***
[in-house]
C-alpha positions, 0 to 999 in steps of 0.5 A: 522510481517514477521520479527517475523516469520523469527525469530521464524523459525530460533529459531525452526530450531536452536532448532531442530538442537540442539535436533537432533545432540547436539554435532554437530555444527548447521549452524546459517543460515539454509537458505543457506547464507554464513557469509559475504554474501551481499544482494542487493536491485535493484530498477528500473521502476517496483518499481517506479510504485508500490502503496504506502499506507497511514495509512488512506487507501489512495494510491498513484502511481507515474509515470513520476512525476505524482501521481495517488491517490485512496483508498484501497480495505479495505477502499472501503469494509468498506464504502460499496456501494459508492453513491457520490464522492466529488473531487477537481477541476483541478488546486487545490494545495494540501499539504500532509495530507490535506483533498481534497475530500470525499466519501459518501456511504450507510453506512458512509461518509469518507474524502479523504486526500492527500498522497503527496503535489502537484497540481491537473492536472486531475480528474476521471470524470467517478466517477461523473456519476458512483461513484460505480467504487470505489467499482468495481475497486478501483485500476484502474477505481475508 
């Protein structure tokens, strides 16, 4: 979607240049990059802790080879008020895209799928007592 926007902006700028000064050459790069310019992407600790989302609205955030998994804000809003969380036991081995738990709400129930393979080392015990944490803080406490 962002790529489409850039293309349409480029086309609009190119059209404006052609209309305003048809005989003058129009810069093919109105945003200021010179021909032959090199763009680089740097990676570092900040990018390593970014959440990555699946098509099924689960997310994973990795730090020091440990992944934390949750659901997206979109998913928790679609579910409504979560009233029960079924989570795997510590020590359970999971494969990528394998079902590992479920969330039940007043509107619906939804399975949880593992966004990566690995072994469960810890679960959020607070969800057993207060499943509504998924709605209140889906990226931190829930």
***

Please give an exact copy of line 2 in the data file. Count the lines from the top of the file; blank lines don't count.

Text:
C-alpha positions, 0 to 999 in steps of 0.5 A: 522510481517514477521520479527517475523516469520523469527525469530521464524523459525530460533529459531525452526530450531536452536532448532531442530538442537540442539535436533537432533545432540547436539554435532554437530555444527548447521549452524546459517543460515539454509537458505543457506547464507554464513557469509559475504554474501551481499544482494542487493536491485535493484530498477528500473521502476517496483518499481517506479510504485508500490502503496504506502499506507497511514495509512488512506487507501489512495494510491498513484502511481507515474509515470513520476512525476505524482501521481495517488491517490485512496483508498484501497480495505479495505477502499472501503469494509468498506464504502460499496456501494459508492453513491457520490464522492466529488473531487477537481477541476483541478488546486487545490494545495494540501499539504500532509495530507490535506483533498481534497475530500470525499466519501459518501456511504450507510453506512458512509461518509469518507474524502479523504486526500492527500498522497503527496503535489502537484497540481491537473492536472486531475480528474476521471470524470467517478466517477461523473456519476458512483461513484460505480467504487470505489467499482468495481475497486478501483485500476484502474477505481475508 